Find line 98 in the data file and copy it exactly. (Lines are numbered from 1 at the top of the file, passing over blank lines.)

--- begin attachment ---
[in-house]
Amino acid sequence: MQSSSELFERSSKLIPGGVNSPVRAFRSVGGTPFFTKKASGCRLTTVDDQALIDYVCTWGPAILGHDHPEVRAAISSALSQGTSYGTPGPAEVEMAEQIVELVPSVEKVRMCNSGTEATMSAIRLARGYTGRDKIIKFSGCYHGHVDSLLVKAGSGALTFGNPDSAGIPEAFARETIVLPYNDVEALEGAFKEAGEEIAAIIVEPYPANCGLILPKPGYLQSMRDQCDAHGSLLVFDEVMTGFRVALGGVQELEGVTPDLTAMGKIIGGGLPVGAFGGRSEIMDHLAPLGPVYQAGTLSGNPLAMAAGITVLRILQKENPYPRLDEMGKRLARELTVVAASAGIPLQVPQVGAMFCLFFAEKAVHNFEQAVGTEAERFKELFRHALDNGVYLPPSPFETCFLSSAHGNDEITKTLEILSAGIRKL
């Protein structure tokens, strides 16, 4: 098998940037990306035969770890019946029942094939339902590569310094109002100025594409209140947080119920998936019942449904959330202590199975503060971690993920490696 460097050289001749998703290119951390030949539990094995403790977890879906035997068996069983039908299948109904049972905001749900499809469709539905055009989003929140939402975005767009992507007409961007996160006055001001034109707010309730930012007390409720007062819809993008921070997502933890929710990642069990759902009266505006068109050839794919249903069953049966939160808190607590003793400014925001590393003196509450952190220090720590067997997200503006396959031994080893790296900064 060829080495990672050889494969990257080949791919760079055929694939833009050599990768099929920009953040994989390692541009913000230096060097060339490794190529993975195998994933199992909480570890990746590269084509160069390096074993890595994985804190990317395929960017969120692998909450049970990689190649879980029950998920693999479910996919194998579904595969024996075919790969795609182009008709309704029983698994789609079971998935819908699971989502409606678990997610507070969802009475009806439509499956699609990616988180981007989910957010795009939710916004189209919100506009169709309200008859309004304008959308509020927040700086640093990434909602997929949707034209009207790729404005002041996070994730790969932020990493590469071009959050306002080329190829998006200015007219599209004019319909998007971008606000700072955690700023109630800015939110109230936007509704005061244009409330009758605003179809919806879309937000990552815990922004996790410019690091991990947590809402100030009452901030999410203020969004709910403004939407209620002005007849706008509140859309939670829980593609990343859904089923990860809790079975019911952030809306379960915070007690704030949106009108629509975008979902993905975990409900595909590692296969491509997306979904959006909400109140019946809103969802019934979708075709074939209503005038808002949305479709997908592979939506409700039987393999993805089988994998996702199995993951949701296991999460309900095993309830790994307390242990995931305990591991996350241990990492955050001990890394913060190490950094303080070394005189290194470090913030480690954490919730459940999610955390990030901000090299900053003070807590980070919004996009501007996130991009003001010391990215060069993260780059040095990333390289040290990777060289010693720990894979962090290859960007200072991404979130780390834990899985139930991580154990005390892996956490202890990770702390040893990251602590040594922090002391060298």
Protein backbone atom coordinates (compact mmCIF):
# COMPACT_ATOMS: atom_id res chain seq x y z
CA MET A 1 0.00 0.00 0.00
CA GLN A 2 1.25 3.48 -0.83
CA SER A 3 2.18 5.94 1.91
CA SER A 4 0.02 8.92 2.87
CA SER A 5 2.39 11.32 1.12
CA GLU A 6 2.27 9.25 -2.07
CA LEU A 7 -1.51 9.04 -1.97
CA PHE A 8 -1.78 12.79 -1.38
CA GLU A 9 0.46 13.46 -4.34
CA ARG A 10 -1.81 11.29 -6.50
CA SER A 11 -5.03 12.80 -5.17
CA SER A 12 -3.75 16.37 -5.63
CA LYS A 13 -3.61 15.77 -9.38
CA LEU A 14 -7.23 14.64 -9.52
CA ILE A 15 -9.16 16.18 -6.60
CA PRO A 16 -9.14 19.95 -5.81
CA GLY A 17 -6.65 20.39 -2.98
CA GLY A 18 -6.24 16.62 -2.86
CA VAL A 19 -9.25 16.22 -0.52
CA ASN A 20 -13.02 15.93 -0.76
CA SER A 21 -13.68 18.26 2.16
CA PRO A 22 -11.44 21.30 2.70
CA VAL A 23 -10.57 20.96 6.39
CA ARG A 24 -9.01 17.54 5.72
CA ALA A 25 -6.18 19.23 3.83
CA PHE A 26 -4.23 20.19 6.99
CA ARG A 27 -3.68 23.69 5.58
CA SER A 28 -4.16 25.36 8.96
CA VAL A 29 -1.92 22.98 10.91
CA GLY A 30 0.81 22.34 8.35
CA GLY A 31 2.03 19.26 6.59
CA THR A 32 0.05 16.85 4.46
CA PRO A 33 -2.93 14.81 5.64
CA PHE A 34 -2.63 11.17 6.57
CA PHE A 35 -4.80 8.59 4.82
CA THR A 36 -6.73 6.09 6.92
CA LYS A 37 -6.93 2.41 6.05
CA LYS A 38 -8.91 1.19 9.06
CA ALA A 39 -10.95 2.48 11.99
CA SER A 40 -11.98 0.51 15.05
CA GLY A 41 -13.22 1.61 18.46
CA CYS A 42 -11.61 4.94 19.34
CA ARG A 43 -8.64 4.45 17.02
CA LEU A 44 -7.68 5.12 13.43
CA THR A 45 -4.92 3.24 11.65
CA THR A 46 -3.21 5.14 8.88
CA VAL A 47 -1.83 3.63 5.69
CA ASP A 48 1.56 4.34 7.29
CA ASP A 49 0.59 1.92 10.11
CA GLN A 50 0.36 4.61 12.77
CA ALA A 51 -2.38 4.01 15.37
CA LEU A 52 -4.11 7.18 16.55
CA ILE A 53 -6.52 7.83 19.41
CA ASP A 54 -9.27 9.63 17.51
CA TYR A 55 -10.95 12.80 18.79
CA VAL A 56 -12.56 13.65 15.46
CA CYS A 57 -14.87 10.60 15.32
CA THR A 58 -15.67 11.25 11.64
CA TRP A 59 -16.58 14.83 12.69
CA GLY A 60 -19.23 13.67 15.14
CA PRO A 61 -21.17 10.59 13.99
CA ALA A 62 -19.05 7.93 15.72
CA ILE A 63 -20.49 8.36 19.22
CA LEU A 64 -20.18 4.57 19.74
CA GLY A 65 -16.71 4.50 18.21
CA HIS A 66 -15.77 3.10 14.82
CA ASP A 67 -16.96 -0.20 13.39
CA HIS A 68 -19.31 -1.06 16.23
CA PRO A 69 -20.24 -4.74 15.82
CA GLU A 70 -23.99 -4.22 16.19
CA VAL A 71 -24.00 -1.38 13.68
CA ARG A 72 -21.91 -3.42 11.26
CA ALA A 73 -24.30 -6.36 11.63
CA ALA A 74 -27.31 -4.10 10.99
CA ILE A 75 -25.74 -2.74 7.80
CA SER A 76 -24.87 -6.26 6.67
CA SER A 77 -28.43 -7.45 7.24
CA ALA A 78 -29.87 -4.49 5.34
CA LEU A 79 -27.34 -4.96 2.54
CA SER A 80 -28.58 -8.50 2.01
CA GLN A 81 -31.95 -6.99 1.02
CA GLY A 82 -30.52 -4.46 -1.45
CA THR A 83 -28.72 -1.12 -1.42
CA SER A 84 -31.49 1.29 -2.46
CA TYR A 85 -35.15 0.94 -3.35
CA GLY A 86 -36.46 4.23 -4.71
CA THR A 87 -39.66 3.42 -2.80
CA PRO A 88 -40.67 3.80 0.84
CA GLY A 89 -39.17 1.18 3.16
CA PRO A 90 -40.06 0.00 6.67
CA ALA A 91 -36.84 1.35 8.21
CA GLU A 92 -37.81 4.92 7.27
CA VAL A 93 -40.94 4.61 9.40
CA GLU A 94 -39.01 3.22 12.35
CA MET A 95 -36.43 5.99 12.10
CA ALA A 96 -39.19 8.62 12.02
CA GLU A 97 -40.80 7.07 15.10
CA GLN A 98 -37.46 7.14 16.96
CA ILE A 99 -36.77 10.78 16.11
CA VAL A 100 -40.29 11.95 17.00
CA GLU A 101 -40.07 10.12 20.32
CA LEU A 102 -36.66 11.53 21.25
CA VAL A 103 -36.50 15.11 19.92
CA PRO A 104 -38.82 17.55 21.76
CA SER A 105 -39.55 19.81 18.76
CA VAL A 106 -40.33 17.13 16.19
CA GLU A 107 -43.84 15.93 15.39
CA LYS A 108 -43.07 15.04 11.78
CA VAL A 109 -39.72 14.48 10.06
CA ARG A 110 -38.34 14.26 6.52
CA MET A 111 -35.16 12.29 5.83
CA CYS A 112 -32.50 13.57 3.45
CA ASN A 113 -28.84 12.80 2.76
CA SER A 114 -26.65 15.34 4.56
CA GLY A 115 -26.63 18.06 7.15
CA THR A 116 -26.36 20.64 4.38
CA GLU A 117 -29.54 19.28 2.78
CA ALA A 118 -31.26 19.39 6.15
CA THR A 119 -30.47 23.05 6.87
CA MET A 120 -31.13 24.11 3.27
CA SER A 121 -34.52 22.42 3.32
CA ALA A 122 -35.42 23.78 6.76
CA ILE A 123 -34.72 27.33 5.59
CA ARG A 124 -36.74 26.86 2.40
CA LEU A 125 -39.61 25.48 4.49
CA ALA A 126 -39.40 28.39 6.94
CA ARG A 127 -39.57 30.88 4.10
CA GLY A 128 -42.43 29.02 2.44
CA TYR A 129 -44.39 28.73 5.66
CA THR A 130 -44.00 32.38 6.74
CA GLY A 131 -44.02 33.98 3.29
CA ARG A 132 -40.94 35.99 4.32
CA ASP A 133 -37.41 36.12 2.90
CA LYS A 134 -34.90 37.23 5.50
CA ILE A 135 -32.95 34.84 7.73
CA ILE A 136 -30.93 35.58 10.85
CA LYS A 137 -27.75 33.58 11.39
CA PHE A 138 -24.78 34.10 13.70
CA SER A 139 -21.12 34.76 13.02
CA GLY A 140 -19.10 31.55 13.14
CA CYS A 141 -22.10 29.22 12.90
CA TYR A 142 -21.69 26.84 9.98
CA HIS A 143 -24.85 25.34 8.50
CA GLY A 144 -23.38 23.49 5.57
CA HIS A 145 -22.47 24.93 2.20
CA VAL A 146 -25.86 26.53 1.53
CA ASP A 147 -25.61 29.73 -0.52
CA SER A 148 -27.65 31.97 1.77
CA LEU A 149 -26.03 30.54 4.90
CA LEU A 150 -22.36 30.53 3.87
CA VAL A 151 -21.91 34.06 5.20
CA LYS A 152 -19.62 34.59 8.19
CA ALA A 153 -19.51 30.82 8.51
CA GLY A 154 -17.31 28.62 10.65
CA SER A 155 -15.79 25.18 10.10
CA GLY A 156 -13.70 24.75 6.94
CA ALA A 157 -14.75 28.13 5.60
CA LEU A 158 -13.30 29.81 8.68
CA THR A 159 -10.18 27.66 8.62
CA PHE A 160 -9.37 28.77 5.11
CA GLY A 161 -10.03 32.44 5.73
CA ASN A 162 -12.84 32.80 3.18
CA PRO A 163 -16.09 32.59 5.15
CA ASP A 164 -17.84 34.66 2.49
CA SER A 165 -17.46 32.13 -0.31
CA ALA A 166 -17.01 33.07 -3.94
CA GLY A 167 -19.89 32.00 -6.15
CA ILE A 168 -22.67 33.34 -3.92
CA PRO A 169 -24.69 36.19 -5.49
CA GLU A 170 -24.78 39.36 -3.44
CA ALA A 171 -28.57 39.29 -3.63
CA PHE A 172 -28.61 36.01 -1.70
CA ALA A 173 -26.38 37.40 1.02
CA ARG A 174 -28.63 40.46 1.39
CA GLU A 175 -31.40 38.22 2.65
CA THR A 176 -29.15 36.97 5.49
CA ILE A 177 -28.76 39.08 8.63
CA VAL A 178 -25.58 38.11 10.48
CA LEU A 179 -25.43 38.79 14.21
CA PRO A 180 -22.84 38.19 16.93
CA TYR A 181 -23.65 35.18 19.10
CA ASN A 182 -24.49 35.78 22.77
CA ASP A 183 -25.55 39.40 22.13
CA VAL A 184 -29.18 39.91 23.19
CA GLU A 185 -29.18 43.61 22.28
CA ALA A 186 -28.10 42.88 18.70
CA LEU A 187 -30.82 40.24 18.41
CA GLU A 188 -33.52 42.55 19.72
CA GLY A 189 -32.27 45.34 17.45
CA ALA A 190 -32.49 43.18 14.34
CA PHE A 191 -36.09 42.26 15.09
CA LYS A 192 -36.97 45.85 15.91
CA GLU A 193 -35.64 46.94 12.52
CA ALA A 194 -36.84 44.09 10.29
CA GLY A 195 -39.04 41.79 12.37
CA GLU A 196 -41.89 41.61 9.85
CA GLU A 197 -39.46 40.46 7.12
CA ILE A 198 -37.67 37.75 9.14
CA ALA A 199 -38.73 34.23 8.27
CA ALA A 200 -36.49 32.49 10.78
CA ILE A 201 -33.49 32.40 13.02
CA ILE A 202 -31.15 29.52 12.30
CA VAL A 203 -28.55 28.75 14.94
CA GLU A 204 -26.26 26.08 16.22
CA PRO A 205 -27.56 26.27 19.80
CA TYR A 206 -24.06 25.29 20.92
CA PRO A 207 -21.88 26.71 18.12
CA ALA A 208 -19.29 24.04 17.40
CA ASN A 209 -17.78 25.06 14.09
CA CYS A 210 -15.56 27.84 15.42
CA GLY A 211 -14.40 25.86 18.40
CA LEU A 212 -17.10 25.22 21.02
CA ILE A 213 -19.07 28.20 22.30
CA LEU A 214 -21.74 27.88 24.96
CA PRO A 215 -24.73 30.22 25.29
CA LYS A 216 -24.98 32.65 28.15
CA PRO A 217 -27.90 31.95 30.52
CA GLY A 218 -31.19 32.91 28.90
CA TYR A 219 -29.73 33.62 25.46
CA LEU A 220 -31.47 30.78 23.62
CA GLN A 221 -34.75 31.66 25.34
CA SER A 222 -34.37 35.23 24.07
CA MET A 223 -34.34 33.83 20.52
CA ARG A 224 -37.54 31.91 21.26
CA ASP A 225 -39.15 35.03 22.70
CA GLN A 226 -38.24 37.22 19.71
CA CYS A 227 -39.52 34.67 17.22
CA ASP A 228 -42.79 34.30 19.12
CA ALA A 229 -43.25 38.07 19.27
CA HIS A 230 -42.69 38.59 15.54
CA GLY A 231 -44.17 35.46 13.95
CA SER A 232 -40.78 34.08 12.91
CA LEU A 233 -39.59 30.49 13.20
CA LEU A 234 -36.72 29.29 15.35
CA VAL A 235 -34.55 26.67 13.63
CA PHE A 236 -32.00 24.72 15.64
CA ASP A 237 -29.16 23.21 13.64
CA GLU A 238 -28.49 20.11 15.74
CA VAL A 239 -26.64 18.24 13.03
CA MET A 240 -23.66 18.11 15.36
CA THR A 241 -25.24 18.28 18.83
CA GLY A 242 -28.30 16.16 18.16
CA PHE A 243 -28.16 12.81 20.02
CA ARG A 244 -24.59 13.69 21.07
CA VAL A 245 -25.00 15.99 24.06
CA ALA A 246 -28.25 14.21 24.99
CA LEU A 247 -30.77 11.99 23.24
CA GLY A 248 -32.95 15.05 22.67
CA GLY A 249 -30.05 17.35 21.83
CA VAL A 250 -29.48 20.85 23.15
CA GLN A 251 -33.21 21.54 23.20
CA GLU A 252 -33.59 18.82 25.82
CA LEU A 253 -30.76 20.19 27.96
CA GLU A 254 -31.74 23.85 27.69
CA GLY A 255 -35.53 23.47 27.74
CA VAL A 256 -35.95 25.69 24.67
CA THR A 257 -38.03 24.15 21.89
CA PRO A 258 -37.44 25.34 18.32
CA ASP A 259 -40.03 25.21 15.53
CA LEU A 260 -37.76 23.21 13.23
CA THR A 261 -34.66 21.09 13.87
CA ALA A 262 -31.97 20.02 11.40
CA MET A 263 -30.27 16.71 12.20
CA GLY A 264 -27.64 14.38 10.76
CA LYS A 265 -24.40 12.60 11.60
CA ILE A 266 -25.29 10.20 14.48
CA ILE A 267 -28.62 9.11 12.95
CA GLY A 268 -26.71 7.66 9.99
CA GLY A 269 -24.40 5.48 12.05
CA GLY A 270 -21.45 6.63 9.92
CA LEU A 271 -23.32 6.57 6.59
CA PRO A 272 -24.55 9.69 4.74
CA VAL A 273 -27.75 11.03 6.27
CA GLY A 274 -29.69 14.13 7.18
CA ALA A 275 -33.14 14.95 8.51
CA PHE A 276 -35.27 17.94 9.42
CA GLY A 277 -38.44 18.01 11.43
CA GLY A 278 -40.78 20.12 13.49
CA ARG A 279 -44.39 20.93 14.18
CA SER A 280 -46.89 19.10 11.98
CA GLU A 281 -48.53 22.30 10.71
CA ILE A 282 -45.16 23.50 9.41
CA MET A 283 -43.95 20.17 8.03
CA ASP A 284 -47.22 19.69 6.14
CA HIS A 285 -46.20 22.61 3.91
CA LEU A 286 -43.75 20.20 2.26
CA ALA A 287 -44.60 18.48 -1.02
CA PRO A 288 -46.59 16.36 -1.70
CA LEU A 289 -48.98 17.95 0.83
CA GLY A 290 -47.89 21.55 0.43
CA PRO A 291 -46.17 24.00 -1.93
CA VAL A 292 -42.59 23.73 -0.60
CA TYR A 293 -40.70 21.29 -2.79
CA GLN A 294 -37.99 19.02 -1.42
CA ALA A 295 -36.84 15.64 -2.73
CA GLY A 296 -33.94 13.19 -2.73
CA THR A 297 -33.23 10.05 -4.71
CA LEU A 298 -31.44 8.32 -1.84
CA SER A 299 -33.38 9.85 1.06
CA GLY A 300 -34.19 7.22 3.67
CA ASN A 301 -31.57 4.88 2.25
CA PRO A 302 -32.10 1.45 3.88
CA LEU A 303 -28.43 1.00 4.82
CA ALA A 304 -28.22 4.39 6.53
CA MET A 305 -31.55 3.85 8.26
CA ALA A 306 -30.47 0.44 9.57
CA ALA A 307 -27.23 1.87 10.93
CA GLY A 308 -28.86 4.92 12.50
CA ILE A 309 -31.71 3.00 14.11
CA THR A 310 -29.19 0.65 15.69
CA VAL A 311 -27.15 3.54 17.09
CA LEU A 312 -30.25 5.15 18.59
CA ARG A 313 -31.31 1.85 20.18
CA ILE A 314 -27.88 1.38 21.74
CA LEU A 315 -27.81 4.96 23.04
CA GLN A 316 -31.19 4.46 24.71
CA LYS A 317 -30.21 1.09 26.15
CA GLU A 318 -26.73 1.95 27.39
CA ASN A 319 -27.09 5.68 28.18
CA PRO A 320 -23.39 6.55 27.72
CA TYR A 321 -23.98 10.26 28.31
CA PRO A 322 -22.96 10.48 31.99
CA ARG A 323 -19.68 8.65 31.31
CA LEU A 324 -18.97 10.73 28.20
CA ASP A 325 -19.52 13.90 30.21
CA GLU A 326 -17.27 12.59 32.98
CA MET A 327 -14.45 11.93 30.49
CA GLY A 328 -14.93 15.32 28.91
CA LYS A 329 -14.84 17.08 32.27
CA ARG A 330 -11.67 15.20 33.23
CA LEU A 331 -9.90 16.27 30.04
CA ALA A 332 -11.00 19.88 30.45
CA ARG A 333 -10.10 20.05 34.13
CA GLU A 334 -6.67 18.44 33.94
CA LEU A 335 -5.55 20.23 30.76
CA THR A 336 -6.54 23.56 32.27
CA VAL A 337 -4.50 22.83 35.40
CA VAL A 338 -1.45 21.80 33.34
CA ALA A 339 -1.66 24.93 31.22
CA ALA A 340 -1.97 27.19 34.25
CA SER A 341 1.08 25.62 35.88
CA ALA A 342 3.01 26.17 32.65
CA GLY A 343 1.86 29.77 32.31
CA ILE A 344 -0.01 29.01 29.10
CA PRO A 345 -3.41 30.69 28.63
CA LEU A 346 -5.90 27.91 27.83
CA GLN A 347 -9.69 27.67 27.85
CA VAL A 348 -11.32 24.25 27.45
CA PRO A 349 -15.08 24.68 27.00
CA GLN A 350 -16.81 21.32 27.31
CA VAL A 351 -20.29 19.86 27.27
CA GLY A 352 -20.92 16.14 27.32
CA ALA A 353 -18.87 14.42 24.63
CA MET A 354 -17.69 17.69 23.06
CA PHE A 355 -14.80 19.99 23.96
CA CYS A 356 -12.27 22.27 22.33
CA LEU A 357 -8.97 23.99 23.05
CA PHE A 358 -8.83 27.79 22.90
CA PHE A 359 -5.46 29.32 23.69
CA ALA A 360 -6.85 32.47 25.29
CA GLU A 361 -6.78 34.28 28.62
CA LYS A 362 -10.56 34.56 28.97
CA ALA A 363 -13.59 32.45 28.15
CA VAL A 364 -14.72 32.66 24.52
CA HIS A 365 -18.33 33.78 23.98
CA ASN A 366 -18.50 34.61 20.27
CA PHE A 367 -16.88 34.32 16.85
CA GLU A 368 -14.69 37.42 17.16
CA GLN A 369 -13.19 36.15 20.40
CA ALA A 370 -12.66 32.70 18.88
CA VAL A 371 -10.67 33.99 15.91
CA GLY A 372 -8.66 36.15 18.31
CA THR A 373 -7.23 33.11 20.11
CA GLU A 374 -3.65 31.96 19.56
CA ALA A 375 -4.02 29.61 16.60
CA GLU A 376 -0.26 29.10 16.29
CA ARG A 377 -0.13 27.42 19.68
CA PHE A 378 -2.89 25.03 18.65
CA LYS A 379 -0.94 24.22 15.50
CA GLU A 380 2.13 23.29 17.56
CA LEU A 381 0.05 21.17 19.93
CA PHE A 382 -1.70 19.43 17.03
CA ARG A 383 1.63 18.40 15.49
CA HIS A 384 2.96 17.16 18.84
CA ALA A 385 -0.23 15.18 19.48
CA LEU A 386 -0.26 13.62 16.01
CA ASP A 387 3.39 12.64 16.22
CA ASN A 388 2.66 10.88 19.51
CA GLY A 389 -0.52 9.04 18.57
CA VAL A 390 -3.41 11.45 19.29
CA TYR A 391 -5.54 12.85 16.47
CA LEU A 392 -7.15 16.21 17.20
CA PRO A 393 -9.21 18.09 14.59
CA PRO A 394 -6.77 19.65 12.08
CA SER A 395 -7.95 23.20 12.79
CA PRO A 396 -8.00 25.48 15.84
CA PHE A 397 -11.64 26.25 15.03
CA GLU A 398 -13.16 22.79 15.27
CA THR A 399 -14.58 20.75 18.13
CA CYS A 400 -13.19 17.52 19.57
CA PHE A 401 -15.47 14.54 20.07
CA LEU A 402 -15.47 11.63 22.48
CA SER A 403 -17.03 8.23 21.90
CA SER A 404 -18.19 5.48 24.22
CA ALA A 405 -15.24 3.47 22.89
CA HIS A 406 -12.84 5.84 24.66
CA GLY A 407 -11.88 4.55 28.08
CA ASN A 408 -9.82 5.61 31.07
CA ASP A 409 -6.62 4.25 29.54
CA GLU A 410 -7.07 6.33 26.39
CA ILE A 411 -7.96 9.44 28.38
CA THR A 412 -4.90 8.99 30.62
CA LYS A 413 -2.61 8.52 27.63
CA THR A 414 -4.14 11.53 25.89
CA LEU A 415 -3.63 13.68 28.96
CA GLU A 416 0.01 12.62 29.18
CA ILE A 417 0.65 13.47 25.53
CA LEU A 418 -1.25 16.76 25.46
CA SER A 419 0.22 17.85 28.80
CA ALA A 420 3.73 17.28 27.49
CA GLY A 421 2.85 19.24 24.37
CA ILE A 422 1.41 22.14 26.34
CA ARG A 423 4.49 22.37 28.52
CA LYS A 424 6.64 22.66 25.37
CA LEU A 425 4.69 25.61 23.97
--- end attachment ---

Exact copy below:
CA VAL A 93 -40.94 4.61 9.40